Can criminals really be convicted of crimes that they ‘might’ commit, but haven’t actually perpetrated? This sounds like a scenario snatched straight from science-fiction; certainly when Philip K. Dick wrote "The Minority Report" back in 1956 the concept seemed fanciful, but advances in technology and data analysis are turning this fictional idea into fact.

Robert Nash Parker, a professor of sociology from the University of California, has been developing a computer program in conjunction with the Indio Police Department which can predict how and where criminals will strike next. The dragnet system, which is reported to provide estimates of ‘pre-crime’ which are up to 93 per cent accurate, was implemented earlier this year and initial results have been extremely positive, with an eight per cent decline in theft already reported.

Unlike other computer models which monitor incidents in time or at various places, but not both, the new system analyzed crime data and other significant factors such as truancy records to identify patterns of crime using both time and space.

“This is still cutting-edge and experimental,” Parker explained. “Big data gives you statistical power to make these kinds of predictions. It makes it possible for us to anticipate crime patterns, especially hot spots of crime, which allows law enforcement agencies to engage in targeted prevention activities that could disrupt the cause of crime before the crime happens.”

This type of programme is not restricted to the US: a pilot scheme has also been implemented across UK police forces using a computer algorithm which predicts where crimes are most likely to occur. Police officers are then deployed to the selected areas where crime is likely to take place, providing a deterrent and sometimes catching perpetrators in the act, "Minority Report"- style. The results there have been even more impressive than in the US, with some areas reporting a 26 per cent decrease in offences.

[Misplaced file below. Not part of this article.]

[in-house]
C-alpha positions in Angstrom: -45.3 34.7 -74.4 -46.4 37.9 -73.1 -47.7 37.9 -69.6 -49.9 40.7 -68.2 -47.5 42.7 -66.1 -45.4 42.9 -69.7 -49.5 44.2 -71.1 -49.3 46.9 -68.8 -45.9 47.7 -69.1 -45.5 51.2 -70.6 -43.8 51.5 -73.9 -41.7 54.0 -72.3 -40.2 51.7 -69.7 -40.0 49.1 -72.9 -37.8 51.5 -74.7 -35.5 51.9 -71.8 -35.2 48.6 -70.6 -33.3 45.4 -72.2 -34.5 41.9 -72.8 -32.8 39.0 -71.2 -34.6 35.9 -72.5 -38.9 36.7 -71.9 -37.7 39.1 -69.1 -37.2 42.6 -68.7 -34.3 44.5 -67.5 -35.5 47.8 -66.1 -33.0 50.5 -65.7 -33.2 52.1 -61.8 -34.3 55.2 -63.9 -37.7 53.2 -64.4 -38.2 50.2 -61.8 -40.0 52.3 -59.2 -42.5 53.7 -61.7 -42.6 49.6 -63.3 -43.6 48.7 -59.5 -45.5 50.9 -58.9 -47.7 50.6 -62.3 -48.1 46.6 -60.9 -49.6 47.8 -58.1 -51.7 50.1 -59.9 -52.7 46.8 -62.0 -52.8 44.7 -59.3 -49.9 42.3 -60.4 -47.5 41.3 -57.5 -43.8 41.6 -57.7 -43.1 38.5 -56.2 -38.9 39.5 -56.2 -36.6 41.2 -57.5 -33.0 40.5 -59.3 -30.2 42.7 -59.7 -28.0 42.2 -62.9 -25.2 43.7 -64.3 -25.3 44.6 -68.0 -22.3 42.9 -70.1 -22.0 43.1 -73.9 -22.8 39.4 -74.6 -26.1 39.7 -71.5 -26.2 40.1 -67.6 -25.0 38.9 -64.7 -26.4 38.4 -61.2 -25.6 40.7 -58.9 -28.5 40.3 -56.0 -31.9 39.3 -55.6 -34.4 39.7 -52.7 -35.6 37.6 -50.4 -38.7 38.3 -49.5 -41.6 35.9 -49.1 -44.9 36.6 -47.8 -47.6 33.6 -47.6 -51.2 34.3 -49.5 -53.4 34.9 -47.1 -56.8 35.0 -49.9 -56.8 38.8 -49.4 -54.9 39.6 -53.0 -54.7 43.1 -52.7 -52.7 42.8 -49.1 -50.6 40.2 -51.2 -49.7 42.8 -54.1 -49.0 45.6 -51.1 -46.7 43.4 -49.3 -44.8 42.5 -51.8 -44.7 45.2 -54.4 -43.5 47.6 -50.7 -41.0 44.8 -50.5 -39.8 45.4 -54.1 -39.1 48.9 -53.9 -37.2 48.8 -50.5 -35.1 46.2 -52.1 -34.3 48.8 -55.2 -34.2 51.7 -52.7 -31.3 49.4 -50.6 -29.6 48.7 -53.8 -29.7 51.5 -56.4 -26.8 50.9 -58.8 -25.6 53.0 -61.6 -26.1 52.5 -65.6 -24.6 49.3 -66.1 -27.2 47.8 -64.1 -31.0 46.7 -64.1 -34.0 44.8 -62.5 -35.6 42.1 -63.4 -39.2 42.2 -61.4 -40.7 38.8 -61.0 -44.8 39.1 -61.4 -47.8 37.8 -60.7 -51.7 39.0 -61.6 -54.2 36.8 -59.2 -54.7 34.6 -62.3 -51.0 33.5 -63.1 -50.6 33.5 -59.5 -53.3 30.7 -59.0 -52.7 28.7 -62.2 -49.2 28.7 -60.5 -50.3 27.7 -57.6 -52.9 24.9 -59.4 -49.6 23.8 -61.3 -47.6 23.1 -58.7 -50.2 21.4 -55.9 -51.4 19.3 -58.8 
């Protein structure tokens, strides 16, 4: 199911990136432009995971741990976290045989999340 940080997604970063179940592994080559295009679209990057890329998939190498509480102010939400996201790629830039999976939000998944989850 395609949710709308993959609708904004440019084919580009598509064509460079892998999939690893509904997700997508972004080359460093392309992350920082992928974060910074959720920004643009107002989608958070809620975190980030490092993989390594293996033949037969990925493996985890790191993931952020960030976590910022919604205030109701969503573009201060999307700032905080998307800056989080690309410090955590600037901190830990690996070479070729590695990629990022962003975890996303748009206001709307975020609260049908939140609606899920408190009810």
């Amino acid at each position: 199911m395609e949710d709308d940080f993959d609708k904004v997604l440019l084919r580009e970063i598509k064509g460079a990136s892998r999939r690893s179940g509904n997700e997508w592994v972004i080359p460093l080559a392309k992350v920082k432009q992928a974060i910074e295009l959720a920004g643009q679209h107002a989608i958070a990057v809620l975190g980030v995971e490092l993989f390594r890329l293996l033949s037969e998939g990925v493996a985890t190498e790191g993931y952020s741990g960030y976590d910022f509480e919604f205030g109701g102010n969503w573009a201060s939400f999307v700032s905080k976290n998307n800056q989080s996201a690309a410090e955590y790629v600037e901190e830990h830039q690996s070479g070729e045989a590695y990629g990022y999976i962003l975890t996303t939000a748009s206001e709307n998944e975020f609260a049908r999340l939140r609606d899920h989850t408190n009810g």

Scotland Yard is working with Professor Shane Johnson, from the department for crime science at University College, London. Johnson said that the activities of burglars resembled the behaviour of wild animals searching for food, who return to areas where they have previously been successful.

Commander Simon Letchford, one of the officers implementing the new initiative, named "PredPol", told the Sunday Times: ‘Predictive policing places officers in the right place at the right time using the most up-to-date information.

All 43 forces in England and Wales are now being encouraged to adopt this approach to allocating their resources by the College of Policing, the new professional body that sets police standards.Rachel Tuffing, head of research at the College, said she expected most forces to be using such schemes within five years.

"It’s the classic Minority Report, trying to prevent crime before it happens," she commented.

This type of system appears to be the tip of the intelligence iceberg, however. Many other similar programs are already in existence and undoubtedly provided the basis for those now being utilised by law enforcement. One of these, known as FAST (Future Attribute Screening Technology) was created by the Department of Homeland Security (DHS), under their Homeland Security Advanced Research Agency and the Science & Technology Human Factors Behavior Science Divisions, and was originally called "Project Hostile Intent". It was developed to screen individuals for various psychological and physiological indicators in order to predict crime, but was intended to work in "real time" rather than after a crime had been committed. John Verrico of the DHS stated back in September 2008 that initial tests had demonstrated 78% accuracy on predicting motive and intent, and 80% on deception.